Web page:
Success for a CIO, when technology initiatives take years to execute and can last beyond an executive's tenure, is not clearly defined. It's subject to a technology leader's judgment and, in some cases, the market's whims.
For Global CIO Barry Libenson, success is found in the financial performance of Experian.
Experian is a global consumer credit reporting company, one of the big three credit reporting companies alongside TransUnion and Equifax. Its business relies on data, requiring the financial services company to operate like a nimble tech giant.
Shaping a technology strategy that rethinks where data can live requires a CIO willing to remain curious and tinker with technology. With efforts to build trust and show what's possible, leaders like Libenson gain the ear of the CEO and serve as a member of the highest level of corporate strategy discussions.
The technology team has to contribute and help enable the business. "But what I tell my team is the biggest sign of us being successful is praise," Libenson told CIO Dive. "When the business tells us we're helping them or we're doing the right things that's the best measurement I can think of, in terms of success."
Libenson has spent almost 20 years serving as a CIO across industries. Before joining Experian in June 2015, he worked as CIO at Safeway, Land O'Lakes and Ingersoll Rand. While many CIOs specialize in a sector, Libenson says his experience in other industries is integral to his career success.
Though he firmly believes in promoting from within, Libenson worked to completely retool the technology team when he joined Experian and build a trusted technology unit within the company.
The technology organization was highly decentralized and focused on keeping costs down. Experian, which has offices in the U.S., Canada, Ireland, the U.K. and Brazil, lacked a global architecture; every region and business acted independently.
Libenson "will never ask you to do something he's not willing to do himself. That's one of the things that I admire about him."
Global chief enterprise architect at Experian
As the company's revenue grew, "the inefficiency and the lack of reusability, the difficulty in maintaining the platforms, was becoming very cumbersome and quite a burden," Libenson said.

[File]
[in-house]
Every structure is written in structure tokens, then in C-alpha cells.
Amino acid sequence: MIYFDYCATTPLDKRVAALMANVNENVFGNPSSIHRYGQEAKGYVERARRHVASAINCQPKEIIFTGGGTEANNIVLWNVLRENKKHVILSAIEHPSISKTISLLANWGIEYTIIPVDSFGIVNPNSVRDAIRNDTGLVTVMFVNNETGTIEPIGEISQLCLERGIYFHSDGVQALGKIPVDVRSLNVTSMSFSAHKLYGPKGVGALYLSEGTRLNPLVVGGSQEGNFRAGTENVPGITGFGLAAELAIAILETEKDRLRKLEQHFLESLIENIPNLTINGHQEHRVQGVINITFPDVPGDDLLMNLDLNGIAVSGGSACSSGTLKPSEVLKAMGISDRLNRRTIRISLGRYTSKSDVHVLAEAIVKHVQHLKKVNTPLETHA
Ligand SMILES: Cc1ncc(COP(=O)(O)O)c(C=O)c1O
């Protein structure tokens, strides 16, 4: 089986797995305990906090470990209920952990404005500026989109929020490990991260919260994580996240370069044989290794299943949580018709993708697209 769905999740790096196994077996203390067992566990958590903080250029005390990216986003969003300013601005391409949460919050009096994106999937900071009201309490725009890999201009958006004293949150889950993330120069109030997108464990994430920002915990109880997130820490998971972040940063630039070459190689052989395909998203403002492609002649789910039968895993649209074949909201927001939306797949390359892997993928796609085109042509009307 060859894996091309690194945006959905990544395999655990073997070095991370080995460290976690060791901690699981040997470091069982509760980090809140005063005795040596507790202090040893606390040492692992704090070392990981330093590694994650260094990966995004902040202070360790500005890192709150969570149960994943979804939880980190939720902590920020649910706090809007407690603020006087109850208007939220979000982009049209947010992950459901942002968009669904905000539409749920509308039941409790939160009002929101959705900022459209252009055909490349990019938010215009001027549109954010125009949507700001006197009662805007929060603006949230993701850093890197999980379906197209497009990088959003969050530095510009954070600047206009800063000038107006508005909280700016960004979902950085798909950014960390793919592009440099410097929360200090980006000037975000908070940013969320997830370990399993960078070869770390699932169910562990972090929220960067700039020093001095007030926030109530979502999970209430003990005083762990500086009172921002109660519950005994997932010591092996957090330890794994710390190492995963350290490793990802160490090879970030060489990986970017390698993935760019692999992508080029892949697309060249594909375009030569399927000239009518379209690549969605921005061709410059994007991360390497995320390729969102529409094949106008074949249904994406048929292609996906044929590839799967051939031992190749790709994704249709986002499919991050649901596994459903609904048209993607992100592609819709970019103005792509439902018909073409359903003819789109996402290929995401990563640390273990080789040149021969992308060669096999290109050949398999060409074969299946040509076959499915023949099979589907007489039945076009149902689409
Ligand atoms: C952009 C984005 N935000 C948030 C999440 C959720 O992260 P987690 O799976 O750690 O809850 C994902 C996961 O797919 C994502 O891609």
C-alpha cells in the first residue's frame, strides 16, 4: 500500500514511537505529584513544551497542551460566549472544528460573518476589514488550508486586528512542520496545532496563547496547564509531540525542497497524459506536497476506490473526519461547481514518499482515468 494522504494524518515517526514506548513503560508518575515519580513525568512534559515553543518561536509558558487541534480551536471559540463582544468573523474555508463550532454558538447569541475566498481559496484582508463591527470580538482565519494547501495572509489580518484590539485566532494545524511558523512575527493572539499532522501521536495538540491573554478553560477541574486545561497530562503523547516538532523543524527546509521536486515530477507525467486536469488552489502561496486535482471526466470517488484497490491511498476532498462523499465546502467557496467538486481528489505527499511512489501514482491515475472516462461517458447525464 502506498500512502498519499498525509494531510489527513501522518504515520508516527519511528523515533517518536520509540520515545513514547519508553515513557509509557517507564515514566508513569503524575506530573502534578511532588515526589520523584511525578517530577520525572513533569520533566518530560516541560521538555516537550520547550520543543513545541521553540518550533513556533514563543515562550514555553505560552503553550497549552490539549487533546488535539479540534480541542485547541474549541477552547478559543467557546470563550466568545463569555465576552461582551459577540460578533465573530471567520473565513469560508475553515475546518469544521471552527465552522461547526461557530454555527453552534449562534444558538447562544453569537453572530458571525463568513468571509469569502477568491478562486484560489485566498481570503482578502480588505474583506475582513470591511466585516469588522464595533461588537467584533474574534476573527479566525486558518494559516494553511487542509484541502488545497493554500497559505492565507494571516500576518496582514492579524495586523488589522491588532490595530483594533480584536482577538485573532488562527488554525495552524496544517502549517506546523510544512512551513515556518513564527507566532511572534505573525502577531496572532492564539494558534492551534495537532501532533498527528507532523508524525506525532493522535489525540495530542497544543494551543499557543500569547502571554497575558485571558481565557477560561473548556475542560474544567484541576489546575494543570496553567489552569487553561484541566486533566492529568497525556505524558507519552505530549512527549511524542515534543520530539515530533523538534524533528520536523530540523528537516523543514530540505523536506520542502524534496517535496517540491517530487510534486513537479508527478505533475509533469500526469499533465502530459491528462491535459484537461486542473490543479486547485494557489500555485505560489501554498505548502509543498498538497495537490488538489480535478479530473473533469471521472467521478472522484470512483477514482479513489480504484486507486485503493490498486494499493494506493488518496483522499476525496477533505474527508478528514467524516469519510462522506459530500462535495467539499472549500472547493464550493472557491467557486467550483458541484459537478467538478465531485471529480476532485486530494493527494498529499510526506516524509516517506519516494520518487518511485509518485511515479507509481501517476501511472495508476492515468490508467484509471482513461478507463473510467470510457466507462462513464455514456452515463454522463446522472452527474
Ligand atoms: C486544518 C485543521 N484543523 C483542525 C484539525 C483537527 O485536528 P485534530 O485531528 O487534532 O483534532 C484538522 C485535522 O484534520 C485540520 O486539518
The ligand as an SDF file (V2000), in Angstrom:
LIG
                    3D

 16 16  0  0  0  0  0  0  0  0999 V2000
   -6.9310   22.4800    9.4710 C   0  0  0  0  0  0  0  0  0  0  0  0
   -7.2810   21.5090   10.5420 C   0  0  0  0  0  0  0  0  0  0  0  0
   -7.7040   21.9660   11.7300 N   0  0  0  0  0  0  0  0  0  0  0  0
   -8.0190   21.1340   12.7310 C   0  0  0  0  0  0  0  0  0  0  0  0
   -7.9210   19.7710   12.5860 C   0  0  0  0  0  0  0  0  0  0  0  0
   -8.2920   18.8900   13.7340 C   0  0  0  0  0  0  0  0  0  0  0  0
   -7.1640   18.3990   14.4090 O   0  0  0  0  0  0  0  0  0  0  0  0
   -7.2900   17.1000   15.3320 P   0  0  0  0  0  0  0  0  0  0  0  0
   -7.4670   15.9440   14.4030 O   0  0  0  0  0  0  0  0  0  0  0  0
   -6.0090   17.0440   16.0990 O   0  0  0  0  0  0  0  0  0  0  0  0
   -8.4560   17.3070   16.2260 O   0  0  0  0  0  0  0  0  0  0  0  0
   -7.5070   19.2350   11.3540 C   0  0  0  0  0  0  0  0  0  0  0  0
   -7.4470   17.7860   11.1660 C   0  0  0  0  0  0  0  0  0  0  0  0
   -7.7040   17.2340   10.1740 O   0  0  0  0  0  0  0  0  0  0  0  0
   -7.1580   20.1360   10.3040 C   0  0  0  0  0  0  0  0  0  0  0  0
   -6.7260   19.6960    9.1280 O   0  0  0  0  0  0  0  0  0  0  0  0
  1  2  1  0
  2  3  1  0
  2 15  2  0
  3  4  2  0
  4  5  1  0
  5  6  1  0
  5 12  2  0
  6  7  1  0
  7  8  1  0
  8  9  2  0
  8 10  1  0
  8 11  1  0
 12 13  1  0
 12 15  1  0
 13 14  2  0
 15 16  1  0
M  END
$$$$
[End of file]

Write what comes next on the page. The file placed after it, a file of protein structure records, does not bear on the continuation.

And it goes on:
The executive leadership team across the world had a "precariously low" level of confidence in the technology team's abilities, Libenson said. "When the rest of the business doesn't have confidence in the technology organization inside of a technology company, you're in a really, really dangerous place."
Experian's cloud strategy
Plans to adopt and implement a cloud strategy began in earnest two-and-a-half years ago when the company experimented with moving parts of its business to the AWS, including its U.S. direct-to-consumer business.
Experian understood the "power of digital transformation," Mervyn Lally, global chief enterprise architect at Experian, told CIO Dive. Libenson taught Experian how to have zeal for technology and "really drove the organization to pay attention and say technology is part of our DNA."
Libenson "will never ask you to do something he's not willing to do himself. That's one of the things that I admire about him," said Lally. He's the type of CIO who drives collaboration across different regions, lines of business and leaders and works to remove barriers.
Under Libenson's guidance, Experian put in motion a cloud strategy centered on flexibility and the ability to operate in any cloud.
"It's not feasible for us to be a 100% public cloud consumer. We will always need some private cloud capabilities, whether it's in our data center or somebody else's."
Global CIO at Experian
The company built a technology foundation for its products using APIs and microservices enabled by containers and Kubernetes. It also requires doing things the same, or similarly, across the world so the company can reduce technology sprawl, drive consistency and offer market agility, according to Lally.
Experian and its clients deal in large quantities of data, so "it's important to get the compute close to where the data is," Libenson said. "If we have a large client that wants to be in the Azure cloud and all of our stuff is in the AWS cloud, and we can't get an interconnect between the two, its highly problematic."
Working across clouds becomes a selling point. Experian can inform customers it can move containers that operate their environment into any cloud they want, including the customer's cloud or Experian's private cloud.
The company's ability to offer such flexibility stems from market parity, as the cloud capabilities of Microsoft and Google have caught up to AWS (though the pioneer still dominates the market.)
Experian is about half way and roughly three years from the desired cloud end state where the company has total flexibility to operate in any cloud and in any one of its platforms, according to Libenson.
It's "slightly ahead" of most organizations, but not operating like Salesforce.com or another fully SaaS-enabled, multitenant company, he said.
"Given my interaction with some of our largest clients, it's not feasible for us to be a 100% public cloud consumer," Libenson said. "We will always need some private cloud capabilities, whether it's in our data center or somebody else's."